After all models have been published, the 3D viewer can be started in the web browser from: localhost/3dviewer. A black loading screen appears while the models are loading (one-by-one) to prevent the user from interacting with the viewer. We made this solution because if all models are loaded simultaneously, too much data will be uploaded to the GPU at the same time and some models will probably cause a “Context lost error” because the browser hit its 3D capability limit. Also, if too many models are added to the 3D viewer, you will receive an error that is related to the GPU memory limit; this is why no more than 8 or 9 models should be added. Highly detailed photogrammetry models, such as those cultural heritage objects, allocate around 300MB in the GPU memory because of their large number of vertices and high-resolution texture/normal maps that require lots of graphic memory.
To save memory, all models are initiated with their low-resolution textures and the high-resolution texture is only applied to the visible model. When the user changes models, the app simply anchor scrolls to the selected model’s iframe and the previous model’s textures change to low resolution and the selected model’s textures change the high resolution.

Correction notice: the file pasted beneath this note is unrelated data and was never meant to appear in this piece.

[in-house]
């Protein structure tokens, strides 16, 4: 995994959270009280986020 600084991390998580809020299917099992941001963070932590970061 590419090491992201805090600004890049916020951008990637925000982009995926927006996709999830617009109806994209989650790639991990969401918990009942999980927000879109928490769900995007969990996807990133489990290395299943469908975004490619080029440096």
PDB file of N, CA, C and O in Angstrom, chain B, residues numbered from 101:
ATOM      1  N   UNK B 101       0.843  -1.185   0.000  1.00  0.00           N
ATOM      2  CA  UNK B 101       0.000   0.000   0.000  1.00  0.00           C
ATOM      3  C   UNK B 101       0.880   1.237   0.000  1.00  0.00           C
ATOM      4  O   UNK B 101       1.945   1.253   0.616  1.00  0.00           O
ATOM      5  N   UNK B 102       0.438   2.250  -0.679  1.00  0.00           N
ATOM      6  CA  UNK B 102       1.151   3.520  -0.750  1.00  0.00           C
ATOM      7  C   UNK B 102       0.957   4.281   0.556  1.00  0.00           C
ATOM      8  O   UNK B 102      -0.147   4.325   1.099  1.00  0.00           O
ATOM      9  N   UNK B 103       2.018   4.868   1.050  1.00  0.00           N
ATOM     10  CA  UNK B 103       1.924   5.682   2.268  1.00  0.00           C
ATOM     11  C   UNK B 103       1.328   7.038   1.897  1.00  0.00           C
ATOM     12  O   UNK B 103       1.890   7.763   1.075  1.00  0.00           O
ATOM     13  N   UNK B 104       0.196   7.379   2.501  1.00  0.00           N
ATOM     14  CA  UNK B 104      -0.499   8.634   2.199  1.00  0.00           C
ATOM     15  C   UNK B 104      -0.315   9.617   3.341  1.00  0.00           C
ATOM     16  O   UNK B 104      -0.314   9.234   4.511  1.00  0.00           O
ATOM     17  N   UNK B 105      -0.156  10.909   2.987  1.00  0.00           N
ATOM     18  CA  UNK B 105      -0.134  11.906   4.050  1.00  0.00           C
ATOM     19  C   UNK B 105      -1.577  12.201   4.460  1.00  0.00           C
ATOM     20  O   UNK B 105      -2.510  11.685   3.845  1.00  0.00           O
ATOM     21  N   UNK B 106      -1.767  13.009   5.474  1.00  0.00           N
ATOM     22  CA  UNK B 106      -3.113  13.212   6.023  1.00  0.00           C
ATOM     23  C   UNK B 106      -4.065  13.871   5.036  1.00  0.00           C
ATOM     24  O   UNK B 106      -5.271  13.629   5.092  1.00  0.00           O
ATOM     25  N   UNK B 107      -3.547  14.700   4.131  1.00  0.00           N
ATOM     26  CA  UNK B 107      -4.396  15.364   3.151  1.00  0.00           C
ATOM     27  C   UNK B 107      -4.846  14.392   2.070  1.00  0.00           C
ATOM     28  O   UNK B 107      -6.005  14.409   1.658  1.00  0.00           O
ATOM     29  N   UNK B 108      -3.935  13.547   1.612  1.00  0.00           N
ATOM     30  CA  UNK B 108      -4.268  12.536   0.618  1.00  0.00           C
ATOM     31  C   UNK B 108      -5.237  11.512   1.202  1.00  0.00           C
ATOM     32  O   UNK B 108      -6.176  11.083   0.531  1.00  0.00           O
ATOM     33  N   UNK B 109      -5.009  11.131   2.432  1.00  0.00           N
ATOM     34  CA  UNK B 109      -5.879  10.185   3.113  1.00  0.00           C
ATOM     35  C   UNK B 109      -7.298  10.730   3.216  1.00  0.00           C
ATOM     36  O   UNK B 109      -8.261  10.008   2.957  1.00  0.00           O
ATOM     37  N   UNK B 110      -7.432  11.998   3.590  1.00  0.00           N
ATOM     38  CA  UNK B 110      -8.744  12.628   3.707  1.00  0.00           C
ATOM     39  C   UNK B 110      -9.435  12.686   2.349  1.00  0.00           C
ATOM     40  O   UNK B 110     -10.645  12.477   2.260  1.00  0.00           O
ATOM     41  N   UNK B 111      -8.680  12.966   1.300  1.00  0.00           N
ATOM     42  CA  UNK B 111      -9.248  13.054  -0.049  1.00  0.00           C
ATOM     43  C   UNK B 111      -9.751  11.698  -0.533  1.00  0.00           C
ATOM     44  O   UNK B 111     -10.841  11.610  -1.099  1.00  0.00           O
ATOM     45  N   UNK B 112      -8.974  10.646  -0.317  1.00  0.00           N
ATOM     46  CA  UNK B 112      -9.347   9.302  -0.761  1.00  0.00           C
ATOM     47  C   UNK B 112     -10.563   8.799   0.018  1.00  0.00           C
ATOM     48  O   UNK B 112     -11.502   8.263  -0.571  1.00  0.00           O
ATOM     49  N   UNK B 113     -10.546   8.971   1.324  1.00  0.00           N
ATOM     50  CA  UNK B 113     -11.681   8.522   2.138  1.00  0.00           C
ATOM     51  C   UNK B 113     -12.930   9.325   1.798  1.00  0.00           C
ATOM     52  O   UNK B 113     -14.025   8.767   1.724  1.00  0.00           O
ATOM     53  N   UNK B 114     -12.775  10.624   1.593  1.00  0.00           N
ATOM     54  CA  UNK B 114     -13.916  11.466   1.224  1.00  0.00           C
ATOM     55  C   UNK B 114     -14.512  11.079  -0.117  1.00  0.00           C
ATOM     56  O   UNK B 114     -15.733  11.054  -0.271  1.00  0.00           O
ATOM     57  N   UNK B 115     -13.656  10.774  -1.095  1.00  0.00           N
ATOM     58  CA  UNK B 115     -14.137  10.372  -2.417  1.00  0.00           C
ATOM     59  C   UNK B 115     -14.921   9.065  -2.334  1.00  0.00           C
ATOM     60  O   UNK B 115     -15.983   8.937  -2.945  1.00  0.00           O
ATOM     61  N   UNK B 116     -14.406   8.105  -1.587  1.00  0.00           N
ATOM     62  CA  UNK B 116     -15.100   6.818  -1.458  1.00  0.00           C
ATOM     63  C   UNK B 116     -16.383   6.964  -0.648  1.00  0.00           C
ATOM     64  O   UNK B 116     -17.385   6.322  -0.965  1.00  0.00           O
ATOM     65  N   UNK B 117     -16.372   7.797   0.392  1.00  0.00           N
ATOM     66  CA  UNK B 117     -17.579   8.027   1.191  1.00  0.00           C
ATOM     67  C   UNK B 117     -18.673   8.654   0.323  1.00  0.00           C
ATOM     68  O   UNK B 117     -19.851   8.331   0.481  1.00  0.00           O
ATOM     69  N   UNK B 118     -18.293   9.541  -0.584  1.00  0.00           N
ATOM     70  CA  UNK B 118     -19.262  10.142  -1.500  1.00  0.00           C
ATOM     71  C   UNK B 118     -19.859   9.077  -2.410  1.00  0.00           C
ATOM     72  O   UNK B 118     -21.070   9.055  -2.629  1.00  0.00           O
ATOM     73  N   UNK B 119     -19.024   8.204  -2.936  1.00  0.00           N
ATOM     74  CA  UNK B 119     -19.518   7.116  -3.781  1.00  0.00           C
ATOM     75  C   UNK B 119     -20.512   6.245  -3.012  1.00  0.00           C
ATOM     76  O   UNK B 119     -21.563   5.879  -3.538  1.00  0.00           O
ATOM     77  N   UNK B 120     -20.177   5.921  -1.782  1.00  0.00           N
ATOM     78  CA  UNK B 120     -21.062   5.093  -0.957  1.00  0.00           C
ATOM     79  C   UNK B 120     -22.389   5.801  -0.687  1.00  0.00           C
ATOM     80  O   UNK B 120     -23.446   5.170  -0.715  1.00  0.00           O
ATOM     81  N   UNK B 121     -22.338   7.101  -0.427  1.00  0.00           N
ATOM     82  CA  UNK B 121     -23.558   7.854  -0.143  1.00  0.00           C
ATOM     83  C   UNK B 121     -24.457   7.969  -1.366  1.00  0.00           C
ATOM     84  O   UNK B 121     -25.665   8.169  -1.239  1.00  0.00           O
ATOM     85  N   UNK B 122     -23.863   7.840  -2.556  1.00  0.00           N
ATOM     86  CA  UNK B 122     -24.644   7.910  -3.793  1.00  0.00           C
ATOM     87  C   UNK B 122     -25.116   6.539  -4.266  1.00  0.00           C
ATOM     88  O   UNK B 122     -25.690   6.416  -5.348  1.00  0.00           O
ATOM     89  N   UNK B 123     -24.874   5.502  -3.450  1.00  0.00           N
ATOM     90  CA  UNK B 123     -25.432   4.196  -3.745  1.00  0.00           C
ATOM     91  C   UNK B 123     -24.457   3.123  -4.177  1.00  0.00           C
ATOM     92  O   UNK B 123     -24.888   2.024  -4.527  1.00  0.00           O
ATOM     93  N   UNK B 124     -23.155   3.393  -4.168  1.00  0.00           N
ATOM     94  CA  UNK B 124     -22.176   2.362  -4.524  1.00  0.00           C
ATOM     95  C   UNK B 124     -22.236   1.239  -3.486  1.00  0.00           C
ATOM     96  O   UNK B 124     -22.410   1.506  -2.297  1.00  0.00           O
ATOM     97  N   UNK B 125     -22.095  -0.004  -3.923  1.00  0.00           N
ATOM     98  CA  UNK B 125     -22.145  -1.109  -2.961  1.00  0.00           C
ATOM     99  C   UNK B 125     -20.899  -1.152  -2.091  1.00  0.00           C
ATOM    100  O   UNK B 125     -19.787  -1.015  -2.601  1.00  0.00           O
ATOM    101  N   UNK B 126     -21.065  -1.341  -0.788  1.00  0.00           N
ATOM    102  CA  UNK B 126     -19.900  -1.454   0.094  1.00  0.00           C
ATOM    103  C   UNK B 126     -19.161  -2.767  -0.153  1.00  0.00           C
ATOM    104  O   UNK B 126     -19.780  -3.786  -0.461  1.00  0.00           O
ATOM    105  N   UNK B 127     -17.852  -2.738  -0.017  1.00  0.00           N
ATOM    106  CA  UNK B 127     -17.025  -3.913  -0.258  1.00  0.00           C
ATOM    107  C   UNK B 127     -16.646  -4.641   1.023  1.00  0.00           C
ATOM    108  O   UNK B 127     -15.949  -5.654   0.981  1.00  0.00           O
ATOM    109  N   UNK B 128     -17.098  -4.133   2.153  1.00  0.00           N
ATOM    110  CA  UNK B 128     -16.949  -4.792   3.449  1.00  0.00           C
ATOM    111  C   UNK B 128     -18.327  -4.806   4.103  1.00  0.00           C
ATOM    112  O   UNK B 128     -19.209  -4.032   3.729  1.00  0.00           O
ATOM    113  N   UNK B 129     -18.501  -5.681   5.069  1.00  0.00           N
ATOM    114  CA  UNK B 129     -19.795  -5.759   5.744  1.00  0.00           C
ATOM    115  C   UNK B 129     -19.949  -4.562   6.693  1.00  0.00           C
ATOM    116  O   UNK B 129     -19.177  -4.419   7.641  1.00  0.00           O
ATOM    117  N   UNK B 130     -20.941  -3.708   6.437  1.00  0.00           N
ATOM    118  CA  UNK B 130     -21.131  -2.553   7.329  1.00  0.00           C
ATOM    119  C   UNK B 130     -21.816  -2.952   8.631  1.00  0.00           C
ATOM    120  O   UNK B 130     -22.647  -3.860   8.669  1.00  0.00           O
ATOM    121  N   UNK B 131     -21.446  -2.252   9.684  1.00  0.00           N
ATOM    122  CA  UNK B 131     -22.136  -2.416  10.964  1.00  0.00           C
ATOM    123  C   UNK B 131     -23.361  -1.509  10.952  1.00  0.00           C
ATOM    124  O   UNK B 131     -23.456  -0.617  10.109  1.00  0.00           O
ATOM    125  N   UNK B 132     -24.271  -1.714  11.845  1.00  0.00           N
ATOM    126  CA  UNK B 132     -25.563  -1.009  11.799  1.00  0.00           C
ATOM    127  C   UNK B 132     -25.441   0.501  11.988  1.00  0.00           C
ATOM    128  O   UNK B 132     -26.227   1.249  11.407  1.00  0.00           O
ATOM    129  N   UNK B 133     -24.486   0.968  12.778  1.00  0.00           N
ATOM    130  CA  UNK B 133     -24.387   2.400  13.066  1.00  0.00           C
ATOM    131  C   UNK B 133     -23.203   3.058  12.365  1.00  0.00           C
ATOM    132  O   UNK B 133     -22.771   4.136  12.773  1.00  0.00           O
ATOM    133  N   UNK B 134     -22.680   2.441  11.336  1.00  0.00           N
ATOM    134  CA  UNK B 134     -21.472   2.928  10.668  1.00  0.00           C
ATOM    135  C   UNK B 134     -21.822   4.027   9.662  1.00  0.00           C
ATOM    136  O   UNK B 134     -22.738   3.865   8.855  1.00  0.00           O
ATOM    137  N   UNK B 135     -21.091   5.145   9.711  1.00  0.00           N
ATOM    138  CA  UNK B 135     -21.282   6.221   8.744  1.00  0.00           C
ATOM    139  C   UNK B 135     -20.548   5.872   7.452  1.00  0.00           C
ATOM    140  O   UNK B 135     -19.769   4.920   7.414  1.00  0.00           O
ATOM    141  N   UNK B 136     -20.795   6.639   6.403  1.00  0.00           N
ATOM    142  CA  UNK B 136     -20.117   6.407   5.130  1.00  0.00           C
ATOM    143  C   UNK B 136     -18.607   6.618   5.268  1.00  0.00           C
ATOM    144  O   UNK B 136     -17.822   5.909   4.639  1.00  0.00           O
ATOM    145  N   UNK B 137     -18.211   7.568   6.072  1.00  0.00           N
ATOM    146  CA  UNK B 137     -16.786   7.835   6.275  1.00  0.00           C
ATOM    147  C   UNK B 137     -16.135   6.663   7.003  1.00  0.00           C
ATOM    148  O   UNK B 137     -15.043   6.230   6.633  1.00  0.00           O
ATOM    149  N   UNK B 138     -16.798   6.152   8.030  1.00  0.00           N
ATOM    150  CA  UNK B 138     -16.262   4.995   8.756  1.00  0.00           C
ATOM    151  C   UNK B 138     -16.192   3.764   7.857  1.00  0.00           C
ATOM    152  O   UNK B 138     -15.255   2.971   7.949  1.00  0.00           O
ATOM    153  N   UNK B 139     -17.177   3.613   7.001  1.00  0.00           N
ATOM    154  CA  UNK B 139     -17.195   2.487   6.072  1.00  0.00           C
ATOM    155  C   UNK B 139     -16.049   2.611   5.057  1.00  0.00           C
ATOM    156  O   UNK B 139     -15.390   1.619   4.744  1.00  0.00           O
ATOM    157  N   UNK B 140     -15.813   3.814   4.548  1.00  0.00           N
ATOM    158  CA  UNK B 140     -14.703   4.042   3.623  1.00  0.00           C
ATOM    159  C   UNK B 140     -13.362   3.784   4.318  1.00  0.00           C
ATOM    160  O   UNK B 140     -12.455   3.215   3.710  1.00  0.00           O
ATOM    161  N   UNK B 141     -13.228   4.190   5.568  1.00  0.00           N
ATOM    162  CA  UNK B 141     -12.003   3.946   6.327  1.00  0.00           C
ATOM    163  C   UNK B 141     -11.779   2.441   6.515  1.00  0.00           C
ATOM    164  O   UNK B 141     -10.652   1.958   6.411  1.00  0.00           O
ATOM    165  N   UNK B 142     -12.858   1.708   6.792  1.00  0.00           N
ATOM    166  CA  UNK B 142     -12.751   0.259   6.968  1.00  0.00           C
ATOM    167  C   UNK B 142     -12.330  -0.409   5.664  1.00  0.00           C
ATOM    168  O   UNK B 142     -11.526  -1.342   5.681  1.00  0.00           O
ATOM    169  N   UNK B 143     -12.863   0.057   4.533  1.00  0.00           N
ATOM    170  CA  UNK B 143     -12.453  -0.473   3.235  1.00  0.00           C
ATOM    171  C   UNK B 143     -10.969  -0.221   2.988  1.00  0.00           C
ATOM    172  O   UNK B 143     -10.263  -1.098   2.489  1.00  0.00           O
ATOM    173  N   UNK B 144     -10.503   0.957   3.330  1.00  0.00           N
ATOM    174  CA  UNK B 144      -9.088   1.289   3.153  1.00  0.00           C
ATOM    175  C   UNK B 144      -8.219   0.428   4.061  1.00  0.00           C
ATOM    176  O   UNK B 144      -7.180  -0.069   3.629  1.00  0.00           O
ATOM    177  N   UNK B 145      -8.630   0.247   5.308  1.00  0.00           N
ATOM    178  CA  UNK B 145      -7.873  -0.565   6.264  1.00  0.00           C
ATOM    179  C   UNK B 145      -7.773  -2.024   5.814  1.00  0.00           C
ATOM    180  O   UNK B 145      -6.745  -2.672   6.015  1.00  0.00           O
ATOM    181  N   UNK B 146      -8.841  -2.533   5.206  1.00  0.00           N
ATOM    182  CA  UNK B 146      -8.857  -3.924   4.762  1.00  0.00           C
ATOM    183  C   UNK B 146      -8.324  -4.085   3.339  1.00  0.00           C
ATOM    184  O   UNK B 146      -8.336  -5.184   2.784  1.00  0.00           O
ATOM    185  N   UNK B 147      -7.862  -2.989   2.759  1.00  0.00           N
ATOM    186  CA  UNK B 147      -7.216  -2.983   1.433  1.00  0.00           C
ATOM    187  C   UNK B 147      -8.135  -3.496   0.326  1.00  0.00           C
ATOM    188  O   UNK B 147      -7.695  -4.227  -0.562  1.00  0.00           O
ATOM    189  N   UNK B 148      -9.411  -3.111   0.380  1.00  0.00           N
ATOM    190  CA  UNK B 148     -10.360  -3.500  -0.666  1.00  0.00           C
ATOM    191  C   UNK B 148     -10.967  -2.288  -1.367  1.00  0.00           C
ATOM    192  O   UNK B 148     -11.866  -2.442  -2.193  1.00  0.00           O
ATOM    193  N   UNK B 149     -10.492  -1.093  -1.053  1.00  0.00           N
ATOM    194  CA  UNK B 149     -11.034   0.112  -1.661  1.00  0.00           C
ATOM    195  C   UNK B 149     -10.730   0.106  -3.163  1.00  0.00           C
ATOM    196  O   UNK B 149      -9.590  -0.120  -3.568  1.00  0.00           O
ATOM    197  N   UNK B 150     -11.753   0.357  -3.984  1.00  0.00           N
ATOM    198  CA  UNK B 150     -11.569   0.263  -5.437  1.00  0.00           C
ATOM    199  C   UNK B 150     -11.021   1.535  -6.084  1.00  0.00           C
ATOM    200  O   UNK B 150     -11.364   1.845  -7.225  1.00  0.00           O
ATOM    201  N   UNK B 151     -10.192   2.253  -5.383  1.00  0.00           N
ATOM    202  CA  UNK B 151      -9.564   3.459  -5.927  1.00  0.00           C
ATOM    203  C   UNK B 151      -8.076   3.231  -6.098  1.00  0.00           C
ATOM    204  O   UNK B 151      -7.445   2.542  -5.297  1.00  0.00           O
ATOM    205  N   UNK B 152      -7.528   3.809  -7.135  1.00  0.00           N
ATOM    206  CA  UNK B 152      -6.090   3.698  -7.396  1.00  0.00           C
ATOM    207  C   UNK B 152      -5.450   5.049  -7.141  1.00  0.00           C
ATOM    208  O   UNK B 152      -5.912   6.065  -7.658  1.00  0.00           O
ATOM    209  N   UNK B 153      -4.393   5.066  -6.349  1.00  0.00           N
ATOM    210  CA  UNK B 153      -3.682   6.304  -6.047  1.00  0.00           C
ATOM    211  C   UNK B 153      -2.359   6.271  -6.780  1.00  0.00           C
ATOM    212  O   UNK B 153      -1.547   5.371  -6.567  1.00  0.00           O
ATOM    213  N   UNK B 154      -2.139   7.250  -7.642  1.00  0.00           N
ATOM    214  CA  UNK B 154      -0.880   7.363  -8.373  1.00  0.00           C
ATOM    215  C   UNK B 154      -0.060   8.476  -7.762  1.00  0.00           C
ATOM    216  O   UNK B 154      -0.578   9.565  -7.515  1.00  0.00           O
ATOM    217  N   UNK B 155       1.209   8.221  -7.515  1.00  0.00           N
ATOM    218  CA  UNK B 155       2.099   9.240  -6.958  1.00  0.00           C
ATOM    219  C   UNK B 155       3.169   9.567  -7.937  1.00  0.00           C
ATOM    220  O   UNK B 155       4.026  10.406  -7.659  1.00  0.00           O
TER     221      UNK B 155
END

The following instructions describe how you add a new model to the 3D viewer after it has been installed:
- Navigate to your Sketchfab model library, open the model you want to upload and copy the model’s URI.
- Sign in to the WordPress panel from: localhost/3dviewer/wp-admin. Click on the “Post” tab and then “Add new”. Type in the name of the model in the “Add title” field. Click on the “More options” icon in the right corner of the post content and choose “edit as HTML”. Paste the model URI in the HTML text between “models/” and “/embed”. Click on “Publish” in the upper right corner.
- Copy the ending of the permalink. You find it by first clicking on the title field and then on the edit button. Use this ending to name your silhouette images, they must have the same name as the permalink.
- Click on the media tab to the left. Click on “Add new” button. Locate your silhouette image and drag it to the drop zone. Now you are ready to start the 3D-viewer!
- Start the visualization of your model you just uploaded by opening the page localhost/3dviewer/ in your browser and waiting until the app has finished loading.
- Select the model you want to add annotations by clicking on its silhouette image to the left.
- Open your browser console (Ctrl+shift+i in chrome). Manipulate the model until you find the camera location where you want to place your annotation.
- Click anywhere in the 3D space and the camera position and camera target will appear in the console as two vectors.
- Log in to the WordPress admin page, open your model’s post and paste the camera values in the camera position/target fields down in the “Annotations” form. Type in the Swedish and English annotation titles and the annotation descriptions and click the “Update” button. Note that the camera position on the default annotation should always be set to [0,0,0].